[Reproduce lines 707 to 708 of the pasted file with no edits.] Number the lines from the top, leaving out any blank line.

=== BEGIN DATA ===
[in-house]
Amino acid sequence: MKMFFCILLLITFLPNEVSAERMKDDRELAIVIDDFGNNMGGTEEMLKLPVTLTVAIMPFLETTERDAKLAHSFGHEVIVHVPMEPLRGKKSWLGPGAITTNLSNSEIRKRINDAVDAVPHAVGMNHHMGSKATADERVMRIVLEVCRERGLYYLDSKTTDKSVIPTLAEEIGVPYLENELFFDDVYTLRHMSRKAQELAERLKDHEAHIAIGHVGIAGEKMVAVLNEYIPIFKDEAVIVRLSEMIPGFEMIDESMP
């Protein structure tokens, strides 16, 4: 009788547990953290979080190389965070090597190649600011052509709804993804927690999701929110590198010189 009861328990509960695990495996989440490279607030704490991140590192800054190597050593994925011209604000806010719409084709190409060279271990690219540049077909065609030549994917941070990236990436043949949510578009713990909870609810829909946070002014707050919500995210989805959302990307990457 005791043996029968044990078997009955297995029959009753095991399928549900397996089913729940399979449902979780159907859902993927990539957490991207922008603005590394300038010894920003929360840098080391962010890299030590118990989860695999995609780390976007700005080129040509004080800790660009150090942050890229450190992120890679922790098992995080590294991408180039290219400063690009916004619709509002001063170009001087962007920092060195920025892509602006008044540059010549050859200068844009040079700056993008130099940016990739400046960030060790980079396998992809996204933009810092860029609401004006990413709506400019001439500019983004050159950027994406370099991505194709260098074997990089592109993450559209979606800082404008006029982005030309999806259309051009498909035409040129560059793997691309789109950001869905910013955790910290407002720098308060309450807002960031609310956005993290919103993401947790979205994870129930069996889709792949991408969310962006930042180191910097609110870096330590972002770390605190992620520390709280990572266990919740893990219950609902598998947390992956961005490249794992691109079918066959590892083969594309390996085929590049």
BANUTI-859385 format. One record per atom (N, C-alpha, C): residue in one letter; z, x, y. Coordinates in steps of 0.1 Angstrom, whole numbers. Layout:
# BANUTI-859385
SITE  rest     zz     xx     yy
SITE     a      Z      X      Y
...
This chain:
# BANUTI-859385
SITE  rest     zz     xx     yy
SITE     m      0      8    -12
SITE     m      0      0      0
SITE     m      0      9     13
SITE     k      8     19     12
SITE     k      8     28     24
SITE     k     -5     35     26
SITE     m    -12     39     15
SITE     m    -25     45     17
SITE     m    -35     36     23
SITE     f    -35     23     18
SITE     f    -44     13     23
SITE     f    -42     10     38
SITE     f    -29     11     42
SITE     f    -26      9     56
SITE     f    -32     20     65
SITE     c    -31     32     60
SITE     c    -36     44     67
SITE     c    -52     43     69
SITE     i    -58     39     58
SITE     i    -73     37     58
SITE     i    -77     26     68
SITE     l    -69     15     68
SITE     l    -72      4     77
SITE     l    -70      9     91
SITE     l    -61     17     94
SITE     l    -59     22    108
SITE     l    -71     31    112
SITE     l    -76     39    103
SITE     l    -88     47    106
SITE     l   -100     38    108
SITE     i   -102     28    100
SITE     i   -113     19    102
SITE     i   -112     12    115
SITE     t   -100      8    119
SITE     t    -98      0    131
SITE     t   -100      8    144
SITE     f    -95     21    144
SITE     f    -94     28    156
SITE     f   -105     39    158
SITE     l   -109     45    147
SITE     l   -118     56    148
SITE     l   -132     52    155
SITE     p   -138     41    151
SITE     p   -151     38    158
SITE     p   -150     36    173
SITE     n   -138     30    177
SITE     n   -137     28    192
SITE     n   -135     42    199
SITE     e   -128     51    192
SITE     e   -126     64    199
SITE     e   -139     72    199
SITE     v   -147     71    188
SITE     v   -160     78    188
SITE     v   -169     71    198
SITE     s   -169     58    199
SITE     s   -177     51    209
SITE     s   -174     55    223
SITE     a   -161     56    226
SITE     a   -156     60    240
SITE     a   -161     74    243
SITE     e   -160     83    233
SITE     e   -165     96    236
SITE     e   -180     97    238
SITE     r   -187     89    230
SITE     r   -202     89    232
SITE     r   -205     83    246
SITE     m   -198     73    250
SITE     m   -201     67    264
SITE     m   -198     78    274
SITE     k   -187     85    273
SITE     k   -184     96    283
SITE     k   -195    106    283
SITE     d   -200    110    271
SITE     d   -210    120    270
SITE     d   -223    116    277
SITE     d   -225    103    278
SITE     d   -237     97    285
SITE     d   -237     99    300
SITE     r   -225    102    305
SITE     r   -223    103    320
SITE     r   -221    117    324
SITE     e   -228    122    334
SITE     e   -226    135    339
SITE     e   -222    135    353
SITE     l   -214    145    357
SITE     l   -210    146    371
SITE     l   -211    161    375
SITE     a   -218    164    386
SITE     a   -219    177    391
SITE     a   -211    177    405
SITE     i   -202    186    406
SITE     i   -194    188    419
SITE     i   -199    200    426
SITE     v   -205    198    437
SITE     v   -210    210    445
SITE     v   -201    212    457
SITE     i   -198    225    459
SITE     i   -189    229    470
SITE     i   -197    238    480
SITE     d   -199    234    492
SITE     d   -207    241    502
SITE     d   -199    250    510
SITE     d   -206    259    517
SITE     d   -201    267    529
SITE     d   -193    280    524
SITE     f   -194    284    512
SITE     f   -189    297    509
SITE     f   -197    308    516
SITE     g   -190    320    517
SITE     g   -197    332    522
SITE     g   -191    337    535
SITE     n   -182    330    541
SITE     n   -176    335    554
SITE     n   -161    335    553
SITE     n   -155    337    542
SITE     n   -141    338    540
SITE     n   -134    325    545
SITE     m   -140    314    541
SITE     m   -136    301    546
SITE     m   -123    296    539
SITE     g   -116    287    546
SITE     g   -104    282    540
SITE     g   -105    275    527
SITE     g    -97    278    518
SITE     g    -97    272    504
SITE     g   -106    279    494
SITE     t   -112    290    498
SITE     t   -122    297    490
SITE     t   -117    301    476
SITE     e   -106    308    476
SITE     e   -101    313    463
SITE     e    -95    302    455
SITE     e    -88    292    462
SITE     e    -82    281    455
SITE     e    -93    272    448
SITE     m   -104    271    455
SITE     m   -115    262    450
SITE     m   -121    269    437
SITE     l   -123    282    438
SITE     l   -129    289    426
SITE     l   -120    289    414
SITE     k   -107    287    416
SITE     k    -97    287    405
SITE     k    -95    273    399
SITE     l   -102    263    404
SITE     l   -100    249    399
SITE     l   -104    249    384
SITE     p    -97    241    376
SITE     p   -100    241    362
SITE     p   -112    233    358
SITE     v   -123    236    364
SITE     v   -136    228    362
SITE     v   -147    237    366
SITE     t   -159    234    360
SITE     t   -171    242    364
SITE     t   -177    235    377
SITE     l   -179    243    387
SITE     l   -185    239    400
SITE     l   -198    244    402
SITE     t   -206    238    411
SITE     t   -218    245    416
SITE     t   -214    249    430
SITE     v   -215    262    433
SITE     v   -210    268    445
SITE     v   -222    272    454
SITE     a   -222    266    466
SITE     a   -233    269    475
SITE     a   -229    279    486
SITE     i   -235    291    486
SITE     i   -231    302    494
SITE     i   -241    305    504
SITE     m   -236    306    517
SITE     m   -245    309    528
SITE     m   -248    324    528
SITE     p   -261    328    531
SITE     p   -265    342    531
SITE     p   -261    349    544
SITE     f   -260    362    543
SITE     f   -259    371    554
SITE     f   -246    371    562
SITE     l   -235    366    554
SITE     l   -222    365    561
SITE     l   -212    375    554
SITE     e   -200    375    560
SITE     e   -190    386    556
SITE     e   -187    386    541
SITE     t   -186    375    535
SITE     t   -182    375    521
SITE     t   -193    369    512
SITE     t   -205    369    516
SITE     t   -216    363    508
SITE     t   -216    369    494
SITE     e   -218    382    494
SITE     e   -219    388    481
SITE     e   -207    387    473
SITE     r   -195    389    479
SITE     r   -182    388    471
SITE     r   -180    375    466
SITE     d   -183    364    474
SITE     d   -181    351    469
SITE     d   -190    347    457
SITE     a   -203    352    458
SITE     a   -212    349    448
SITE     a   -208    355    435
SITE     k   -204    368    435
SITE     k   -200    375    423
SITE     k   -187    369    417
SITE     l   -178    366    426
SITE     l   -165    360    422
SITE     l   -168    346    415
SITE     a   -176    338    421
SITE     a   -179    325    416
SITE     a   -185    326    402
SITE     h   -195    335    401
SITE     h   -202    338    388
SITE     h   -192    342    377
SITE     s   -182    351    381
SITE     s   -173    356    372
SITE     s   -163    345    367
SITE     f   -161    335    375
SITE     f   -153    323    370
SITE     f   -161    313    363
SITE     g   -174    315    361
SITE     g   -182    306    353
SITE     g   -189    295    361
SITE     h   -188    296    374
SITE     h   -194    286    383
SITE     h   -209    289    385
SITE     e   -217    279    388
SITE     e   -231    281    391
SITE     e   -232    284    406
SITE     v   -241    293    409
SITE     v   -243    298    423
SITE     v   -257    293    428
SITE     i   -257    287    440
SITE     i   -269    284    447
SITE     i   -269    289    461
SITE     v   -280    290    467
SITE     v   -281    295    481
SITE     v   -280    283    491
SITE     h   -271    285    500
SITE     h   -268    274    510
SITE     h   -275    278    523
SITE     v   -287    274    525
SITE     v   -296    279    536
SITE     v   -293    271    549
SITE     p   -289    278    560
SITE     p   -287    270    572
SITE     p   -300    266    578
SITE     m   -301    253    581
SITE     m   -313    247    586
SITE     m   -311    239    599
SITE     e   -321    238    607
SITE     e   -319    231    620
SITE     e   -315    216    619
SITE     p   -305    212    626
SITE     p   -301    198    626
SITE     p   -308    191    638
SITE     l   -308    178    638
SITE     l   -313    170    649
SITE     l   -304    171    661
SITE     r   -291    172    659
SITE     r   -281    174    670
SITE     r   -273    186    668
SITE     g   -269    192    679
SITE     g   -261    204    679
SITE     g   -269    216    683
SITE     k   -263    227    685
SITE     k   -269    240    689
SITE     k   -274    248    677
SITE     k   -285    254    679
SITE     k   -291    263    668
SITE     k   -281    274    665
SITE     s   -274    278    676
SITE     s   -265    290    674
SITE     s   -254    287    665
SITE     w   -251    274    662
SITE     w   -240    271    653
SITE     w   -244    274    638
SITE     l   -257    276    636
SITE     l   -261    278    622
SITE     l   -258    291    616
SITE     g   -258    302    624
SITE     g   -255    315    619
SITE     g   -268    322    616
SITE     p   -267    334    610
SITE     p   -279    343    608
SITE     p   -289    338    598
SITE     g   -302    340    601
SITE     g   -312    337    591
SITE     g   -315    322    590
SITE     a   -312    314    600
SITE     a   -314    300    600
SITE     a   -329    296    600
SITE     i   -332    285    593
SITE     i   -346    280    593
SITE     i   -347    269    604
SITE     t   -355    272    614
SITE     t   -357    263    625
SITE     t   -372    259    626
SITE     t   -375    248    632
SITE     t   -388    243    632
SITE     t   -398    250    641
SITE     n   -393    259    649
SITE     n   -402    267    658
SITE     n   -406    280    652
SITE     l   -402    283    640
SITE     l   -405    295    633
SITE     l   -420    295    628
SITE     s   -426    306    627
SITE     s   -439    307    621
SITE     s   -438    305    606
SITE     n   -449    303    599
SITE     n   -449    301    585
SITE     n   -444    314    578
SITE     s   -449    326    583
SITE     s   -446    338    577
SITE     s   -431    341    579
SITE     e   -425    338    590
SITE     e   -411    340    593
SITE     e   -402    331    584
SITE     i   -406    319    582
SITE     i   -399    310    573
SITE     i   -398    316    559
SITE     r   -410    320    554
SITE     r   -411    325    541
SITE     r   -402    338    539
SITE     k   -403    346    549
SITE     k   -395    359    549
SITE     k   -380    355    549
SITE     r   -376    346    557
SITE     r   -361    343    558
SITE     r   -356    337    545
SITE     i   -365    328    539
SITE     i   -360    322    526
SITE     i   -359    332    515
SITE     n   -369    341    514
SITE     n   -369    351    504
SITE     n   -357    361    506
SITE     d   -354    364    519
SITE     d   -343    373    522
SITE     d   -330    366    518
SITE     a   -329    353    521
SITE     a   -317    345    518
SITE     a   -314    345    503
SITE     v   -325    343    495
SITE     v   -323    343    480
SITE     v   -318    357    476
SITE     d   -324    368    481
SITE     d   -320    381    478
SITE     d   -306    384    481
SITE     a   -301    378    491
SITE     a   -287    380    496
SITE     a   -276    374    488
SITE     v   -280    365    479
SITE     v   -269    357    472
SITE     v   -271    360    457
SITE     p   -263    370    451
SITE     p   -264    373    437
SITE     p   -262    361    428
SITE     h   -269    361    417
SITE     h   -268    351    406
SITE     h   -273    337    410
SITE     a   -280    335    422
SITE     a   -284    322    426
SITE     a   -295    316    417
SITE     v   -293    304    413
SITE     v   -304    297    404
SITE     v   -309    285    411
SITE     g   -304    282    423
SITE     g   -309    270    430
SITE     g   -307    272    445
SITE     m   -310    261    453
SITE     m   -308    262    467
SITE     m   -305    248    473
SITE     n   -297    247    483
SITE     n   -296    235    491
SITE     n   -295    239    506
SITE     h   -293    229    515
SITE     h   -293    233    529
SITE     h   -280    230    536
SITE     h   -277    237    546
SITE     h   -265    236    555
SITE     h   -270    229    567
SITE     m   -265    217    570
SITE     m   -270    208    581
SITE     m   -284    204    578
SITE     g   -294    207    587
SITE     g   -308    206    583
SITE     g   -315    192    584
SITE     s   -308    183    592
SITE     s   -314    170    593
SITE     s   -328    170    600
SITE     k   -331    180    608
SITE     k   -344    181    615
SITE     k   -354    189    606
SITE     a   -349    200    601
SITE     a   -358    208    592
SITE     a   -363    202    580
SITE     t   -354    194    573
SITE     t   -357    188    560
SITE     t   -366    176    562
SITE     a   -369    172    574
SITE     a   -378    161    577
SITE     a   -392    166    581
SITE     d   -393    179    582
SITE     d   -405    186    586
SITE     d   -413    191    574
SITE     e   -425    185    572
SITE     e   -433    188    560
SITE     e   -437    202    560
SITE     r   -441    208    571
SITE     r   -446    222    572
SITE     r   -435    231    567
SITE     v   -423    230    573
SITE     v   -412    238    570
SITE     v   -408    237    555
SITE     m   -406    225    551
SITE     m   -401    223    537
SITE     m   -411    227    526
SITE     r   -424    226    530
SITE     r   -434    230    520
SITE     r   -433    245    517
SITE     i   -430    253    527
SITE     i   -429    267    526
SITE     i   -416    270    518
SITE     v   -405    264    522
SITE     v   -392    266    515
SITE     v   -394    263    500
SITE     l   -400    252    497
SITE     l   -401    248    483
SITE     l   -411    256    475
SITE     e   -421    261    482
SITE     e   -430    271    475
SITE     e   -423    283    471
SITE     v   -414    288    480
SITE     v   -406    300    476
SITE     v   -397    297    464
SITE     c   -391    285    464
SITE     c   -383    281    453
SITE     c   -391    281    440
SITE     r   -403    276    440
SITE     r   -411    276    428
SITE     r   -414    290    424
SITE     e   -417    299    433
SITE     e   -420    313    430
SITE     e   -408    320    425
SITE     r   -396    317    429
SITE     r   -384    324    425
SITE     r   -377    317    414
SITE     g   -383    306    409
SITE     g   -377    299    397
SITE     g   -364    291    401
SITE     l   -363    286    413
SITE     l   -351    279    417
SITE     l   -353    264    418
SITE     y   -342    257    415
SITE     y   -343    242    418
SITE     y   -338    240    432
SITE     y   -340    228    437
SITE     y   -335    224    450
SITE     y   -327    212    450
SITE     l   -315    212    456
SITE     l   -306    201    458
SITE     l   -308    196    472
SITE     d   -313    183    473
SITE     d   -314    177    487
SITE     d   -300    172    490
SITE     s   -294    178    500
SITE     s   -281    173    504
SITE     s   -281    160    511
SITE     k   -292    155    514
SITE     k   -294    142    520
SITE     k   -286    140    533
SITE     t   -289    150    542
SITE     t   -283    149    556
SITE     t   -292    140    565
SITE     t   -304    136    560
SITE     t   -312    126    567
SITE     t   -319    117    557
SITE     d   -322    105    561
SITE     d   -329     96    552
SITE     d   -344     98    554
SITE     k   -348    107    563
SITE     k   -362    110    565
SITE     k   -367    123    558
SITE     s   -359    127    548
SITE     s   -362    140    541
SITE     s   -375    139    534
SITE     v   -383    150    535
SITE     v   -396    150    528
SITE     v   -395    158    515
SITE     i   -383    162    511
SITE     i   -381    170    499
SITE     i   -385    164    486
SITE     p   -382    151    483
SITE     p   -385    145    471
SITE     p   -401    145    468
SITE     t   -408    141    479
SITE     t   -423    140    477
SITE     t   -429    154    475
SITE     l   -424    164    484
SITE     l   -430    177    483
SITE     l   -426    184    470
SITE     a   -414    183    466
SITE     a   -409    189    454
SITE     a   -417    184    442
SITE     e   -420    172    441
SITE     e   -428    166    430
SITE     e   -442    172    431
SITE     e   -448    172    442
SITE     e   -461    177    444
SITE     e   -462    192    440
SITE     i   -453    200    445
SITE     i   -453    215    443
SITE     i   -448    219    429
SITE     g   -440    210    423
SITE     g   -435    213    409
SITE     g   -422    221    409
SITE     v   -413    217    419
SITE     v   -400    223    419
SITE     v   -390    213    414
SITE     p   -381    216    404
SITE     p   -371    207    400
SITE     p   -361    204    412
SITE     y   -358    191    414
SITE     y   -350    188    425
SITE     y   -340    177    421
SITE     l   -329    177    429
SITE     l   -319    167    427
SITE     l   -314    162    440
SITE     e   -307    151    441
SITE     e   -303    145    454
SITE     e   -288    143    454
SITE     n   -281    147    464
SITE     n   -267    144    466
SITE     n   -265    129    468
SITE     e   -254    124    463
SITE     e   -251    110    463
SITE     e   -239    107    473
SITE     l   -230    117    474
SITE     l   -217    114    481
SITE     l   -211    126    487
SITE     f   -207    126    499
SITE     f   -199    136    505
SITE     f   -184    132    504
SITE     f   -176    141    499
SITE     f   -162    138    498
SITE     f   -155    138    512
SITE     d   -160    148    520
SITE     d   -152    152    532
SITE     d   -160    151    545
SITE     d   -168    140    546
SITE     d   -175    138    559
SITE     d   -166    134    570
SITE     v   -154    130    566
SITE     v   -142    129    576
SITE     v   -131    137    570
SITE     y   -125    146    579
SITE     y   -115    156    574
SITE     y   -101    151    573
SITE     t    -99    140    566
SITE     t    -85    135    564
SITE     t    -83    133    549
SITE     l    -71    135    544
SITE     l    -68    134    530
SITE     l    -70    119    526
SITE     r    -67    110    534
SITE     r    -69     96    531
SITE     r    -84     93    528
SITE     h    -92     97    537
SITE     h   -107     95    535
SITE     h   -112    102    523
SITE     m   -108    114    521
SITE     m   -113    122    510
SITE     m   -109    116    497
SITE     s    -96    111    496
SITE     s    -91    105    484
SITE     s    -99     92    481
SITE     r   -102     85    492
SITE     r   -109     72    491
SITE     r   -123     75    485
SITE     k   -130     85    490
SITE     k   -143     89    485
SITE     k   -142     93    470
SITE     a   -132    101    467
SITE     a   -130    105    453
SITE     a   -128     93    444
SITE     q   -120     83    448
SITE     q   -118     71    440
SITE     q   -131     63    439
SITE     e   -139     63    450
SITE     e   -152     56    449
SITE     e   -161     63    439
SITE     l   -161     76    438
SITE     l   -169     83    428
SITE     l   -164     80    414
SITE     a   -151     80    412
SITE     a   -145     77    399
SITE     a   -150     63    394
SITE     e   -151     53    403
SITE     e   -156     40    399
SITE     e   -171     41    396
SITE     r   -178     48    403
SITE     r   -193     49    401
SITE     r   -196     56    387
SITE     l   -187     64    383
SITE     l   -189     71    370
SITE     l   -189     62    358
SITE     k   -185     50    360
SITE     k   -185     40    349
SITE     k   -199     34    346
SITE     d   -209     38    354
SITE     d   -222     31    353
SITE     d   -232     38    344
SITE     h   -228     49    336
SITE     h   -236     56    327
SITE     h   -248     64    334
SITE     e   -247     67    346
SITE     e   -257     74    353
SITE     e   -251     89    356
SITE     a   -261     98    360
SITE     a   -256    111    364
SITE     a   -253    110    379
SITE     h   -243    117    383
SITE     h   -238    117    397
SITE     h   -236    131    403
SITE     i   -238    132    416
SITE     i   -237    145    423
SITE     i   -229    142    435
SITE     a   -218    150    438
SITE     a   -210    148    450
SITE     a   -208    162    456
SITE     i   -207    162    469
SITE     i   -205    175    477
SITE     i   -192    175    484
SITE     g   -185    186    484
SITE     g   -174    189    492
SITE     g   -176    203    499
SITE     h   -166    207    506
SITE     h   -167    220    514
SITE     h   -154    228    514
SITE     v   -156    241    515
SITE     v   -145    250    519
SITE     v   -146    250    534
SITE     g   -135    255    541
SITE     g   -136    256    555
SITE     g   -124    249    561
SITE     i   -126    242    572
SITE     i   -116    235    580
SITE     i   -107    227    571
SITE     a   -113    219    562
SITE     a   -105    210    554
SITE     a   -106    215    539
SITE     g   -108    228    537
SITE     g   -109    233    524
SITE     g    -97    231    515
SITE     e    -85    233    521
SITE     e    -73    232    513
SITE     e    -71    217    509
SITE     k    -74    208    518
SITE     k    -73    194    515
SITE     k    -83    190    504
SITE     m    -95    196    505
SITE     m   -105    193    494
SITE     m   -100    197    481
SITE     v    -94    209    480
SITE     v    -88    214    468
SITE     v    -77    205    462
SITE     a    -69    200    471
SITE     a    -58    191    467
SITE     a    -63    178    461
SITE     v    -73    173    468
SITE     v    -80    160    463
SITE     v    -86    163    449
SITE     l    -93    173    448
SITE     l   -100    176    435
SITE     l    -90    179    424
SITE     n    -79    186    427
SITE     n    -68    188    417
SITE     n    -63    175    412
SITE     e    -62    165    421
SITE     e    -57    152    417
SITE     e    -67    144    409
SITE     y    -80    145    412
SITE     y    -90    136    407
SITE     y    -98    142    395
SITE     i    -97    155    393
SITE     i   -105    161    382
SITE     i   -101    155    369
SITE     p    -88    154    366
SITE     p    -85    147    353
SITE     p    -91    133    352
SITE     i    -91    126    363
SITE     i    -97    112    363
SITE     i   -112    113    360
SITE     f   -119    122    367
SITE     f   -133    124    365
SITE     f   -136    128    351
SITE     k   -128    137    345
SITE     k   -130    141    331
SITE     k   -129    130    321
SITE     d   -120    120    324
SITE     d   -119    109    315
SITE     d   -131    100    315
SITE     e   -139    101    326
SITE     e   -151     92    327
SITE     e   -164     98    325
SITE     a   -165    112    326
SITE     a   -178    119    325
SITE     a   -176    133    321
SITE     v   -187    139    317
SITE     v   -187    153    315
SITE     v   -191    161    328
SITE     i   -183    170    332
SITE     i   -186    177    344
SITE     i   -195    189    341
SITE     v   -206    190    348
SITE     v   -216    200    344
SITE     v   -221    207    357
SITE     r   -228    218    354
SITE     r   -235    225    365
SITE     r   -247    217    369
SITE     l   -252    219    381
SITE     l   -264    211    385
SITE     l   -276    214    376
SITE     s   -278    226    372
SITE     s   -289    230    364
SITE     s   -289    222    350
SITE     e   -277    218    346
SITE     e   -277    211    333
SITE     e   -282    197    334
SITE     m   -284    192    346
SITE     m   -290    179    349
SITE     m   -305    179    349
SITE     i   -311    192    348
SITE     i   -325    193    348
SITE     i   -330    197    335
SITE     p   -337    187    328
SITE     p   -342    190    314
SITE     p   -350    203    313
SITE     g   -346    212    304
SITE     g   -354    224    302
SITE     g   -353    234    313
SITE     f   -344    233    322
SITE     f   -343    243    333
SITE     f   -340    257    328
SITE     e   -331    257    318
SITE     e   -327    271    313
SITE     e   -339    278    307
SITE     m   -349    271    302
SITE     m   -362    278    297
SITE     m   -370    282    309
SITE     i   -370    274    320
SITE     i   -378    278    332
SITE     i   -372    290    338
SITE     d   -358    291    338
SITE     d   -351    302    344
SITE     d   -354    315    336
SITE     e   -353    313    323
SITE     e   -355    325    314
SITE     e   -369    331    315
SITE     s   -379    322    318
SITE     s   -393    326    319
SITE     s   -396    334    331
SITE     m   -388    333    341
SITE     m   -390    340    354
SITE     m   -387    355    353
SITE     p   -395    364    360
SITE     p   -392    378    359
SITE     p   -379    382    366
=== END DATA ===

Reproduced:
SITE     i   -112    113    360
SITE     f   -119    122    367